How Will The Community Respond After Tamir Rice Grand Jury Decision?
AUDIE CORNISH, HOST:
A grand jury in Cleveland has chosen not to indict two white police officers in the death of a 12-year-old black boy. Rookie officer Timothy Loehmann shot Tamir Rice in 2014 after he and his partner responded to a 911 call. Loehmann mistook the boy's pellet gun for a real one. Today, in announcing the grand jury's decision, Cuyahoga County prosecutor Tim McGinty said there was no way for Loehmann to know Tamir's gun was a toy.
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TIM MCGINTY: Believing he was about to be shot was a mistaken yet reasonable belief given the high-stress circumstances and his police training. He had reason to fear for his life. It would be un-responsible and unreasonable if the law required a police officer to wait and see if the gun was real.
CORNISH: Tamir Rice's death helped propel a national discussion about race and the police, a discussion that's far from over. Jamil Smith is senior editor at the New Republic and Cleveland native. Welcome to the program.
JAMIL SMITH: Thank you.
CORNISH: Now, you have been writing about this case for many months. But this also took place in your hometown. What's your reaction to this?
SMITH: Well, Audie, I happened to be at the site of the shooting less than a month after it happened, so I saw the frozen tracks of the police car as it skidded up to the site where they shot Tamir. And I just had one overriding thought. There's so many ways that this could've not happened. There's so many reasons why they could have taken a different approach to Tamir despite the, you know, supposed threat of a gun, despite the 911 call. There are so many things that they could have done differently that would have prevented this. And frankly, I think someone should have been held criminally responsible.
CORNISH: This is also the decision of a grand jury that heard several months of evidence. And they're not the first jury to decide that an officer in a shooting acted in a way that's not unconstitutional. Are these juries the problem, investigators the problem, or is there a question of the law here that needs revisiting?
SMITH: Well, actually, I think what today's press conference illustrated more clearly, I think, than any other case of police violence that we've seen to this point is that we need independent prosecution, independent investigation of every case of police violence. We're asking elected prosecutors to work to secure indictments of police officers who they regularly work with to secure indictments on other cases. I think what we need here is what the state of New York just ruled. You should not have these local prosecutors involved in these cases because they're being asked, essentially, to turn against the very people whose trust and work that they depend on in other cases.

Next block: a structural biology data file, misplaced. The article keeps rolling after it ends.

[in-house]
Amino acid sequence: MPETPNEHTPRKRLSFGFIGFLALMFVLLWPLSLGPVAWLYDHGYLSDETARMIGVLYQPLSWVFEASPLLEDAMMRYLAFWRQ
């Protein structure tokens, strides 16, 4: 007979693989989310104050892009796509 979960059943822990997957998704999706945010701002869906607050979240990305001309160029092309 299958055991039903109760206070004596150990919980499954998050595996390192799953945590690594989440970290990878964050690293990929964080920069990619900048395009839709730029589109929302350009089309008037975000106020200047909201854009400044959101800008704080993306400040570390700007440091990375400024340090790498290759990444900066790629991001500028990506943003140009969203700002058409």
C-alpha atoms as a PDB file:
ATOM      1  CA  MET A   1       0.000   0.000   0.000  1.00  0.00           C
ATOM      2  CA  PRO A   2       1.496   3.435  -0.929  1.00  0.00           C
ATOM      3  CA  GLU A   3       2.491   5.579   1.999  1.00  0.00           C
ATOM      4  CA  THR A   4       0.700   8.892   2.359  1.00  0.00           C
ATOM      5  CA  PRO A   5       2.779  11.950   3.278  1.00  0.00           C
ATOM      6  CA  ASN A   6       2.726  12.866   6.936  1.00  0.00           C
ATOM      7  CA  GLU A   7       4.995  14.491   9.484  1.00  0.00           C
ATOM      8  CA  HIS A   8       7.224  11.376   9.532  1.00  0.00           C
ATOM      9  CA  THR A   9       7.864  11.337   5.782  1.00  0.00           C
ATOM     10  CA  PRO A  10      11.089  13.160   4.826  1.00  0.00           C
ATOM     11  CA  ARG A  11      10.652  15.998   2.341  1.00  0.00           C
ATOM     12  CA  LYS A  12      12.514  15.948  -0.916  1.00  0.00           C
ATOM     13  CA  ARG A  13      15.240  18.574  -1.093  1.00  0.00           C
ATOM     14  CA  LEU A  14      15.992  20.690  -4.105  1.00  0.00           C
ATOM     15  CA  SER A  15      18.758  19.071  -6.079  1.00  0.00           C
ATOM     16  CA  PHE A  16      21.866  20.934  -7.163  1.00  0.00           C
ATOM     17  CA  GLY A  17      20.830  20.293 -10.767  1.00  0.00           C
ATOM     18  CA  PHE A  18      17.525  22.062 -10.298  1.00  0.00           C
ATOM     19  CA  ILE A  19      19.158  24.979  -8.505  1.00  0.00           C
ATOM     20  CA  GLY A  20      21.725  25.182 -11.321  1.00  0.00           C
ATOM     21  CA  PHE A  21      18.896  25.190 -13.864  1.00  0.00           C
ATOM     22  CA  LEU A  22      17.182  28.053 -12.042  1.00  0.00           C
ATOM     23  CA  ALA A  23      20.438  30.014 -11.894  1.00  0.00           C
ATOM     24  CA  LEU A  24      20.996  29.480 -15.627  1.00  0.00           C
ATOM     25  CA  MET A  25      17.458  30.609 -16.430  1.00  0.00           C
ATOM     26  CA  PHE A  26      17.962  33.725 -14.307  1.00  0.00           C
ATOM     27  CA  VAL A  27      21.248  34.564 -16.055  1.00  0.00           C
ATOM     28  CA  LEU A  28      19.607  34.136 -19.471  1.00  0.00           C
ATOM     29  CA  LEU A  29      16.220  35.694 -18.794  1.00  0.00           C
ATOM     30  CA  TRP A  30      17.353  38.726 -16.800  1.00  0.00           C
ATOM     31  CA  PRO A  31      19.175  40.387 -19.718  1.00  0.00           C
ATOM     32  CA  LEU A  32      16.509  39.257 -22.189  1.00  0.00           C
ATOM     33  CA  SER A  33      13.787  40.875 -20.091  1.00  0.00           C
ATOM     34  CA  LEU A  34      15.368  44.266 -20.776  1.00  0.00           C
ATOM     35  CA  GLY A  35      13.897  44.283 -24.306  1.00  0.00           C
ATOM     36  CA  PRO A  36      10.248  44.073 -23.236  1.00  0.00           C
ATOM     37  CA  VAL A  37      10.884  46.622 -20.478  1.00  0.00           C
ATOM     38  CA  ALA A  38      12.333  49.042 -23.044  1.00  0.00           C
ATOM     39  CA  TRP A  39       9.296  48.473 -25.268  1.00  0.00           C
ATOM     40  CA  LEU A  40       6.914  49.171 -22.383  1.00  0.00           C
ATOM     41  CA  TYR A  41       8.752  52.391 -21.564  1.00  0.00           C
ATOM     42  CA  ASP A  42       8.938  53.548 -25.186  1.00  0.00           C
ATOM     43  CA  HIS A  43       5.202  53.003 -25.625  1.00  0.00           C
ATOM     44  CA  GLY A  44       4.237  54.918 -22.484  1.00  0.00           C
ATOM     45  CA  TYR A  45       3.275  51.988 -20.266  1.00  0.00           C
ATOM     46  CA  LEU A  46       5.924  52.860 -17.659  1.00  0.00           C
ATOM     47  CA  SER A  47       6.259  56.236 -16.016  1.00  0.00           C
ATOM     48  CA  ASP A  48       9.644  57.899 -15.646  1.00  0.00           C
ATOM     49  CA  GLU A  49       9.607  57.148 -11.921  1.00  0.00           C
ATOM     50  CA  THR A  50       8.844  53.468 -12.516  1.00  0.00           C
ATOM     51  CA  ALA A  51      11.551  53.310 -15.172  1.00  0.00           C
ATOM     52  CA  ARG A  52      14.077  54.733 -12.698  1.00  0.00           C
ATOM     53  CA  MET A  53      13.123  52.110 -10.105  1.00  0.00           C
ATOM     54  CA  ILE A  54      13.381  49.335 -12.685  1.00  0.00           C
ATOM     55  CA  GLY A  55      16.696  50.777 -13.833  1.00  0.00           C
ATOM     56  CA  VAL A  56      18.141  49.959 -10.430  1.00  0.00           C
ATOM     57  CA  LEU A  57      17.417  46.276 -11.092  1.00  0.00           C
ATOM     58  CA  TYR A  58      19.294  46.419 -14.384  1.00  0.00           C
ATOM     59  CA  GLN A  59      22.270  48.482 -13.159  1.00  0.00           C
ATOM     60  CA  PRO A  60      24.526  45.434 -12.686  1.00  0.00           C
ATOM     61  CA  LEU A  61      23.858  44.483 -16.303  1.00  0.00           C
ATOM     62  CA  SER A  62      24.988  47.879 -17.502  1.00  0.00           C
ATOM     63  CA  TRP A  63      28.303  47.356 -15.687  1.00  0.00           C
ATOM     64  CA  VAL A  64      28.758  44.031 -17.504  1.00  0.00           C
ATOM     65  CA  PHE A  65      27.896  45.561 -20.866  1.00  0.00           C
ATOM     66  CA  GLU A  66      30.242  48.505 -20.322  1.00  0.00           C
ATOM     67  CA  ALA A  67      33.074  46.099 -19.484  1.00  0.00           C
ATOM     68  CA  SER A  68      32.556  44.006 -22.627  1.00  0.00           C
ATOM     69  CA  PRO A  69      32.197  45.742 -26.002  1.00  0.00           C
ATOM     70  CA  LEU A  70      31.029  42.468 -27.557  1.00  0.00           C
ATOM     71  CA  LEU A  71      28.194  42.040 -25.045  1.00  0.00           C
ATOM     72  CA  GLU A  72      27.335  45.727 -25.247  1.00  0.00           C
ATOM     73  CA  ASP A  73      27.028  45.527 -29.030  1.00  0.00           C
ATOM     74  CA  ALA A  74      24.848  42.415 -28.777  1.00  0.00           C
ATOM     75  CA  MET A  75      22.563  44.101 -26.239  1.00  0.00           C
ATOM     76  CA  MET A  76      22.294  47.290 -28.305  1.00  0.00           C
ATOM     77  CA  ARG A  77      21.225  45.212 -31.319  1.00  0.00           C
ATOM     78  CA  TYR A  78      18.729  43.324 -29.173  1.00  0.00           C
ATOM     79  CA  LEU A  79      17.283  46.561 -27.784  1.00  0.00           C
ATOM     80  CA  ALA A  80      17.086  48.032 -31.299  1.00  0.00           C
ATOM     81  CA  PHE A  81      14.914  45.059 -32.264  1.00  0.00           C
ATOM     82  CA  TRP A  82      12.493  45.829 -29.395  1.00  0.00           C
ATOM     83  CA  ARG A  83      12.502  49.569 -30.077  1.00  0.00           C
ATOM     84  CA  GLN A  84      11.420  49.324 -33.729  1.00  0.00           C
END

CORNISH: Now, in an - yes?
SMITH: And so what I'm hoping is that the state of Ohio, Governor Kasich and other states - that will see this as, you know, impetus for action. And I really think that they need to understand that the biggest fear here is not whether or not Clevelanders are going to riot in protest. The biggest fear here should be that this is going to happen again.
CORNISH: Now announce - in announcing the grand jury's decision, prosecutor McGinty said knew people would be upset and that he sympathized. Let's listen to a bit of his statement from earlier.
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MCGINTY: Through this process we, too, have heard the chants and we, too, want justice for Tamir. But justice would not be achieved by bringing charges that would violate the ethical canons of our profession because we know these charges could not be sustained under the law in our Constitution.
CORNISH: Now the police chief says his office will continue to investigate Rice's death. Do you think there's anything to this statement from the prosecutor, from the police, that satisfies those who have called for more police accountability?
SMITH: I certainly don't because what I think here is you have a prosecutor who, in addition to that statement, added qualifications for the reason - you know, for the lack of an indictment such as Tamir's age, his height and weight making him look older than 12 years old. Even his assistant prosecutor offered justification for the lack of medical attention that was given to Tamir after the shooting, blaming his younger - blaming his sister who was panicked and screaming, you know, at the fact that her brother had been shot, and supposedly distracted the officer. And the officer who committed the shooting injured his ankle, so he was unable to help. I just - knowing the proximity, having physically stood at the spot, none of those things ring true with me. And, you know, they were inconsistent not only with my reporting, but also the common sense that I try to exercise when looking at this case.
CORNISH: Before I let you go, the movement known as Black Lives Matter has helped keep this issue in the news, in the campaign. Where do you see this movement going, given the news today?
SMITH: Well, I see the movement, I think, trying to address, you know, as they have been, more policy-oriented solutions. I think that what we need here is obviously a healthy expression of anger because this kind of thing cannot be allowed to go forth without any kind of protest, without any kind of, you know, voicing of anger. But the problem here is that you have the same policies in place, the same structural inequities that...
SMITH: ...Will persist.
CORNISH: Jamil Smith, I'll have to let you go there. I'm so sorry. Jamil Smith is a senior editor at the New Republic. Thank you so much for speaking with us.
SMITH: Thank you. Transcript provided by NPR, Copyright NPR.